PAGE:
• Chinese Yam (shan yao) 淮山 – 30gm
  • Angelica Sinensis (dang gui) 當歸- 9gm
  • Asparagus root (tian dong) 天冬 ( 去心 ) – 9gm
  • Astragalus / Astragali Radix (huang qi) 北耆 – 6gm
  • American ginseng 花旗參 - 9gm
  • Atractylodes Rhizoma (pai chu) 白朮 – 6gm
  • Glutinous rice 糯米 – 60gm

Shan Yao - Chinese Yam

1.   Rinse lamb and put in boiling water to cook for a few minutes. Remove, rinse and drain dry.

2.   Brown lamb in a wok with no oil.

3.   Rinse herbs and rice and put together with lamb in a slow cooker with 6 cups of boiling water. Turn on high heat and let it cook for at least 4 hours until meat is all tender.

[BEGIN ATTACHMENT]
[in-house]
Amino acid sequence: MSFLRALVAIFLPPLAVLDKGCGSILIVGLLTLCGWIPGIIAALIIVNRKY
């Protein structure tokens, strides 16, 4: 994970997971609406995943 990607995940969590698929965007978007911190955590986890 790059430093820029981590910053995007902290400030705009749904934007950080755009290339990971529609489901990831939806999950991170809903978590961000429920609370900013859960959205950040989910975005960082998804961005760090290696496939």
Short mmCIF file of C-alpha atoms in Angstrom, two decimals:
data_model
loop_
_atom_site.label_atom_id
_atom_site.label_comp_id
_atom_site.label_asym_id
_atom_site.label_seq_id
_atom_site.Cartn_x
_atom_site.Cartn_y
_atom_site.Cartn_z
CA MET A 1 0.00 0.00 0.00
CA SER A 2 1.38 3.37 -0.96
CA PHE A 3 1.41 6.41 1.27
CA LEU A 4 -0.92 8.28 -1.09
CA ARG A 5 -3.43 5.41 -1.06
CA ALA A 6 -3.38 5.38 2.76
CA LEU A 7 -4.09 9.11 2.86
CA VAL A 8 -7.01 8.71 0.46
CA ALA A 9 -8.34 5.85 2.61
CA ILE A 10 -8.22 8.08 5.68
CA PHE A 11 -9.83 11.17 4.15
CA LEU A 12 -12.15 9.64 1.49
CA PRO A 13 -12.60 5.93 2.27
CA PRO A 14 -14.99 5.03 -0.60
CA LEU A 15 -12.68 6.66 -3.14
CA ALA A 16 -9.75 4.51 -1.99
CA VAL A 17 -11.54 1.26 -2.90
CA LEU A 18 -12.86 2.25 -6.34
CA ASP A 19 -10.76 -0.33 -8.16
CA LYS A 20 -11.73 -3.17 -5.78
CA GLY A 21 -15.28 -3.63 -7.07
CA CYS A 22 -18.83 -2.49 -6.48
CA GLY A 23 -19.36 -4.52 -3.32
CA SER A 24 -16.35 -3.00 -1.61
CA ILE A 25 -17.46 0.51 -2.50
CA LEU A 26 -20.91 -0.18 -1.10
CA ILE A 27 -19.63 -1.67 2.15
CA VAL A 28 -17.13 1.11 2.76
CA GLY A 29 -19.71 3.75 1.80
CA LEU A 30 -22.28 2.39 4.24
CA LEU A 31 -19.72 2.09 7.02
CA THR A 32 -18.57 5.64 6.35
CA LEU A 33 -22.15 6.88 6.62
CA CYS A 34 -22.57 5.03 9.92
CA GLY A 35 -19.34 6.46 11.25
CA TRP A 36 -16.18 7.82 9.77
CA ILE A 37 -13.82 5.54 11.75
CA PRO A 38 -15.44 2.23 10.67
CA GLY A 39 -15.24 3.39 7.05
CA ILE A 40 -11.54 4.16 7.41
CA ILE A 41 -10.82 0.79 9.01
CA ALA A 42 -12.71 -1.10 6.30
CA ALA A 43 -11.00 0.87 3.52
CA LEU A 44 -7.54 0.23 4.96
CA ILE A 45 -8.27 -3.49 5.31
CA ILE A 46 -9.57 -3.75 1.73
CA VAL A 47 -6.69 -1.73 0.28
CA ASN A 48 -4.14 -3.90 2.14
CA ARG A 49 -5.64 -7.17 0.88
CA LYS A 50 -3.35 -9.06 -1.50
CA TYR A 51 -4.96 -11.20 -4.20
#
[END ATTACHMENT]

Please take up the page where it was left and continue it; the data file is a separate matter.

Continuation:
4.   Add salt and 2 spoonfuls of wine and serve.

Dang Gui Chinese Herb

USAGE

Not suitable if you have a cold or flu. Take once a day with a meal.

For people who may be too weak to accept this enriching recipe right away, it is recommended to start taking astragalus and dates tea, a couple of times per week for two weeks before taking this recipe.

.  .  .  .  .  .  .  .  .  .  .  .  .  .  .  .  .  .  .  .  .  .  .  .  .  .

Featured image by Photo by Tom Crew on Unsplash

If you would like a downloadable information sheet that will tell you all about how to live in harmony with the Winter Season in Chinese Medicine, you can find it here - The Winter Season in Chinese Medicine.